In the wild, an ecosystem’s diversity is its strength. In the business world, diversity tends to be another word for fragmentation. Your revenue teams are in one world, your engineering teams are in another, and your product teams are caught in the middle. Prior to the rise of cloud-based SaaS applications, IT tended to have greater control over what a company’s tech ecosystem looked like, but with self-install and a low cost to entry for most applications out there, how can you look to reestablish control? Look to your communications system as a foundation for your tech ecosystem, and build off of it.
The problem with fragmented tech ecosystems
Earlier this year, Mio’s workplace messaging report found that of 200 polled organizations, 65% had implemented Slack, 61% had implemented Microsoft’s Skype for Business (which is nearing the end of its life), and 59% had implemented Microsoft Teams.
That means that at least 9% of organizations have implemented at least two communications tools.
Speaking to ComputerWorld, Blair Pleasant, president and principal analyst at COMMfusion had an even more eye-popping statistic: “Many companies have [four to seven] collaboration tools that people are using. Some are trying to bridge the solutions rather than replace all of them.”
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Here’s the problem: with one part of the company in Platform X and another part of the company in Platform Y, those two orgs aren’t talking to each other.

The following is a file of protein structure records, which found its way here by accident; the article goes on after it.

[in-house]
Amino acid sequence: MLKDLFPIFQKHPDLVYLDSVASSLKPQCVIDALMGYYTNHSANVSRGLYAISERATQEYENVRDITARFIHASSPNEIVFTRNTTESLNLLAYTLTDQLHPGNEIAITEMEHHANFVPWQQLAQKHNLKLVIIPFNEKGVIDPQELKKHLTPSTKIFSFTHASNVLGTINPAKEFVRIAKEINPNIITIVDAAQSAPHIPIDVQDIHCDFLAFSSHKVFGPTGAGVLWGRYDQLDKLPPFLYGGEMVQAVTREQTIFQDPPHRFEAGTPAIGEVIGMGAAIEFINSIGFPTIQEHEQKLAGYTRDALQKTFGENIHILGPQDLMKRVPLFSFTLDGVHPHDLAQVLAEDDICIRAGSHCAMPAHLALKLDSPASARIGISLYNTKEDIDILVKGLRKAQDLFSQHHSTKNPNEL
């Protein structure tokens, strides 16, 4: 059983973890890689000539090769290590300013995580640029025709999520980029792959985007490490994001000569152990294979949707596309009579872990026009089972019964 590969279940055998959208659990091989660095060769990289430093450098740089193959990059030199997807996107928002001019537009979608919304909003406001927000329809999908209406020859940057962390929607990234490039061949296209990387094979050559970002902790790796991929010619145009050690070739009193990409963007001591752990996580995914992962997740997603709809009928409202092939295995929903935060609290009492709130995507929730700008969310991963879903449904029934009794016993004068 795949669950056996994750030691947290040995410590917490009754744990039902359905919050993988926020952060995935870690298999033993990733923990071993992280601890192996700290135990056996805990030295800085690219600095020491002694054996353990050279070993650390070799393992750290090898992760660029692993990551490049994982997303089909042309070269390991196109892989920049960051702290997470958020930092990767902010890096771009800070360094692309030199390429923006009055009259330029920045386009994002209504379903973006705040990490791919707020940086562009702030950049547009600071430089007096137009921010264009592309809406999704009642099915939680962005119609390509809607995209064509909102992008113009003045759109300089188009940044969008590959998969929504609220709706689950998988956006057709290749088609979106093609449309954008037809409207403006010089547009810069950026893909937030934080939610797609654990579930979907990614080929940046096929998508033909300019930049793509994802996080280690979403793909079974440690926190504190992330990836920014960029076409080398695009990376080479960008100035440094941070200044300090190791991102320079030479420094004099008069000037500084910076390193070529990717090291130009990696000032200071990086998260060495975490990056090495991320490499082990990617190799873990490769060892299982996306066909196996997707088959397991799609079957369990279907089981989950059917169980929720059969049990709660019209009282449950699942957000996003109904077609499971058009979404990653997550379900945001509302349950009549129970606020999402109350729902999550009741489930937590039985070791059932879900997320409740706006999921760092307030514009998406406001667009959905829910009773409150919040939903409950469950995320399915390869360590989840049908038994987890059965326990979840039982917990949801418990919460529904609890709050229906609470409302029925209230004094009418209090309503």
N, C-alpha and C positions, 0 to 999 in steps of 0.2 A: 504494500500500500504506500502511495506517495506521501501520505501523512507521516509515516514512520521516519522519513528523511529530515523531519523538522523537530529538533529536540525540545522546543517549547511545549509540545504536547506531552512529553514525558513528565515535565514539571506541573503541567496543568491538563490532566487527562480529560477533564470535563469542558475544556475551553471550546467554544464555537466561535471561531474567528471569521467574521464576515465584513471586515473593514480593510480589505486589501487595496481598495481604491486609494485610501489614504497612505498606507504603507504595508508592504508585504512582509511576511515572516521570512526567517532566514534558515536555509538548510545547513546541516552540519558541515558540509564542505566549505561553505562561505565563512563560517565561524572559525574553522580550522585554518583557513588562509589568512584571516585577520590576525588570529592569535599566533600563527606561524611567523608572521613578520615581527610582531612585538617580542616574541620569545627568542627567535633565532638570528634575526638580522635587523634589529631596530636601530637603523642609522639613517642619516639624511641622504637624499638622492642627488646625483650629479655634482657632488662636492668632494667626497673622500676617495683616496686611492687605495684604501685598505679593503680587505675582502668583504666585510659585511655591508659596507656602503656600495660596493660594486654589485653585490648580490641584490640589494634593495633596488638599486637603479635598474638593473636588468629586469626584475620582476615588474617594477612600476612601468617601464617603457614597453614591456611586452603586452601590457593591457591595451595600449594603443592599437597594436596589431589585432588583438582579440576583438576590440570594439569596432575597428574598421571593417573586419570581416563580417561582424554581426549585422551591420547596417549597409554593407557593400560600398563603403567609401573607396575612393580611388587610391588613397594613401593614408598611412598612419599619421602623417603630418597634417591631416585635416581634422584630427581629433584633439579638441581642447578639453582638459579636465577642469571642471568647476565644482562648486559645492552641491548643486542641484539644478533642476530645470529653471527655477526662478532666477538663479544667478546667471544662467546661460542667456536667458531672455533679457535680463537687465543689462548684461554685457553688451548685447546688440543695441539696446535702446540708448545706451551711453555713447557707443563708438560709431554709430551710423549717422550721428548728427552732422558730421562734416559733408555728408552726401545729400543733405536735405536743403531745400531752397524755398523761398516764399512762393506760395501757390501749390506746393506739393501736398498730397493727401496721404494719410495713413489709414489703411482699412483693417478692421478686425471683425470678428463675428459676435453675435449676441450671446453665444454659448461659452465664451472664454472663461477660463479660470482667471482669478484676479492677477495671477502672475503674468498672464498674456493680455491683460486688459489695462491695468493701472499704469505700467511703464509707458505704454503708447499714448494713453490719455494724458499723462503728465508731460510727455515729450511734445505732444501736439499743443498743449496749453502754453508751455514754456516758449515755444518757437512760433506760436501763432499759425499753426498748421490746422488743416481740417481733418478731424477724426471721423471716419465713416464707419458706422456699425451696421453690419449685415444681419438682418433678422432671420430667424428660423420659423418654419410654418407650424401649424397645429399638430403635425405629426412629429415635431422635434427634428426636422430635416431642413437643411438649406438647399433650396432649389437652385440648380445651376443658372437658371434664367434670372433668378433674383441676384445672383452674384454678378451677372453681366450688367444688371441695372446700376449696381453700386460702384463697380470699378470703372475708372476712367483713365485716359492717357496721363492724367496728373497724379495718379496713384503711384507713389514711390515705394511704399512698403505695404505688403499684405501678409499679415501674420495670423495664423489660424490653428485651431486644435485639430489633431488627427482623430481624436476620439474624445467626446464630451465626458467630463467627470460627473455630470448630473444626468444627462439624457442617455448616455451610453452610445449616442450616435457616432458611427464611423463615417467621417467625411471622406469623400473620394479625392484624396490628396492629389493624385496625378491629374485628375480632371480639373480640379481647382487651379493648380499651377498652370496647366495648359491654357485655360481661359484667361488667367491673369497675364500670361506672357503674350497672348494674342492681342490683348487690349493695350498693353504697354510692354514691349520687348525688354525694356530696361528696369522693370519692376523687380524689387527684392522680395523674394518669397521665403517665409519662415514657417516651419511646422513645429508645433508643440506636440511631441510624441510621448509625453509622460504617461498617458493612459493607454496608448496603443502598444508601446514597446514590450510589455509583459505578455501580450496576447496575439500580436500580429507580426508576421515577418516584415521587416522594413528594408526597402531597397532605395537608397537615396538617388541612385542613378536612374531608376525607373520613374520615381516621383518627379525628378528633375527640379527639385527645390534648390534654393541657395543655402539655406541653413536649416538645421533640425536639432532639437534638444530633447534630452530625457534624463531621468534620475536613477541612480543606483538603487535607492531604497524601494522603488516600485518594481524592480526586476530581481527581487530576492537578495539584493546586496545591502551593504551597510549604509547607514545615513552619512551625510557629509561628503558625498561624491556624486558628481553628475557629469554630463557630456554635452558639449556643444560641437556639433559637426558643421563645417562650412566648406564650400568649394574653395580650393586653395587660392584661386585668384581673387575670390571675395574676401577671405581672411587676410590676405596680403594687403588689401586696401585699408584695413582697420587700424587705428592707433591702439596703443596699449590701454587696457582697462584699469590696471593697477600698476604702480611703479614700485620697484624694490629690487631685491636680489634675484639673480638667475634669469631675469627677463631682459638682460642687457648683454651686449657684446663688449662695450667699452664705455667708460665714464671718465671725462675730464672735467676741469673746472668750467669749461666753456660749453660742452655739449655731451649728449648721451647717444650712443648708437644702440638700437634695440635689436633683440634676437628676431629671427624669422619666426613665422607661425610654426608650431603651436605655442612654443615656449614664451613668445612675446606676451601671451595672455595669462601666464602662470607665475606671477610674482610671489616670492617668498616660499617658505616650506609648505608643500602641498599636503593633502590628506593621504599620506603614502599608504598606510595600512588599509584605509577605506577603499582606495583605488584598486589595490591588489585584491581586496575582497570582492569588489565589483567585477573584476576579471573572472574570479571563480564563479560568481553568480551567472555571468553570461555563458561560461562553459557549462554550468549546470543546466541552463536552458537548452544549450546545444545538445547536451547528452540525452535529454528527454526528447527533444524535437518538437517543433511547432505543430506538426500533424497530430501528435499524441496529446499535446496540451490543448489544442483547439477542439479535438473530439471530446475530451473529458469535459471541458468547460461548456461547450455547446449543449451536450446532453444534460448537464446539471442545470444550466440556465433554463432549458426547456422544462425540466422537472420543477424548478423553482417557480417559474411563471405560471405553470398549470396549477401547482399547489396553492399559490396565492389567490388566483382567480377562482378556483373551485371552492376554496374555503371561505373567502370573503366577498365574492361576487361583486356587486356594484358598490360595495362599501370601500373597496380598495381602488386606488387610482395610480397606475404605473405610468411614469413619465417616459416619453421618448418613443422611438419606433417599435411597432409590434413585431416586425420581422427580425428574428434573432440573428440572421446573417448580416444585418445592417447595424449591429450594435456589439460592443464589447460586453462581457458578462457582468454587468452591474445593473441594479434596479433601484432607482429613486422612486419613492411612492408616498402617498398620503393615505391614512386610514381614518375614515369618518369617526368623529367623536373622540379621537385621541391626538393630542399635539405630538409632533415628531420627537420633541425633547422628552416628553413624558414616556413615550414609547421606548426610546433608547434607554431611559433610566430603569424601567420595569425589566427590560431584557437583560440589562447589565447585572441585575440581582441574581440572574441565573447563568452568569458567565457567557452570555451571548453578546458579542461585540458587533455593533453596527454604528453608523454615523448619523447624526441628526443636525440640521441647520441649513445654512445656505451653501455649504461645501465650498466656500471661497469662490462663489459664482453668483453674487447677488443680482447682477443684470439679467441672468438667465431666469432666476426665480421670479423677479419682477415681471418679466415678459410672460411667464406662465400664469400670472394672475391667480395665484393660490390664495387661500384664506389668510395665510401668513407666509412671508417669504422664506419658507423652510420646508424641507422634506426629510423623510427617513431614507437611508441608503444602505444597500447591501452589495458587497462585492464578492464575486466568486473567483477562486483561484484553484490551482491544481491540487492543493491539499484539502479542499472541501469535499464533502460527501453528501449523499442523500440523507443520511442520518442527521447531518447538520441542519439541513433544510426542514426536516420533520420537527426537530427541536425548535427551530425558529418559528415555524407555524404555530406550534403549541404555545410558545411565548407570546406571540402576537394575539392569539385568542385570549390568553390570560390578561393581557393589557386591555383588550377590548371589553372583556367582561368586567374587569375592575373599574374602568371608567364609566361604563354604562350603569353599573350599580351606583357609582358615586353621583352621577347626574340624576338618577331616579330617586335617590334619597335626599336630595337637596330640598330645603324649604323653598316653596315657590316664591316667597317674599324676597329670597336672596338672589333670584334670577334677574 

When adding even more communications channels to the mix, the issue of siloing increases exponentially. Maybe it’s not really a problem if your payroll team can’t talk to your engineering team, but what if your marketing team can’t talk to your product team? What does that do to business efficiency? Are efforts being duplicated? Are the right questions being asked? Consider, also, the cost to the bottom line: you’re paying for seats in multiple platforms that do the same thing.
Why you should use Slack or Microsoft Teams as the foundation of your tech ecosystem
Standardizing your communications system allows you to standardize across the board. Want to ensure every new hire enjoys a great onboarding experience? That starts with making sure they can talk to the people they can learn from. Making communication easy leads to a collaborative company culture. But the benefits go beyond that. When you invest in one communications platform, you can build the rest of your workflow on top of it.
Whether you go with Slack or Teams, intentionally choosing one platform (instead of living in four) is going to allow you to easily identify the kinds of applications you want to add on to your tech stack.
Remember, not every application out there integrates with both platforms — and some that do give very different user experiences based on which ecosystem you’re part of. Teams, after all, is naturally tied into the rest of Microsoft’s offerings, so if you’re already invested in Office 365, you can expect a native integration of Word, Excel, and PowerPoint, and ongoing support for that integration. Slack’s Office 365 integration is built on a public API “with no special help from Microsoft.” With the two going head-to-head for the same audience, this may not be a future-proof solution.
On the flip side, that integration does still exist for Slack — and it looks amazing! One of the benefits of Slack is its API that allows anyone to build an integration. Want to design something bespoke for your own company’s benefit? Slack gives you that opportunity. In fact, plenty of companies (ahem) have taken advantage of that openness to build amazing products designed to work where employees spend most of their time.
And it’s that part that’s the key. Communications platforms should be foundational to a tech stack because that’s where the day-to-day actions happen in companies — especially those with multiple offices.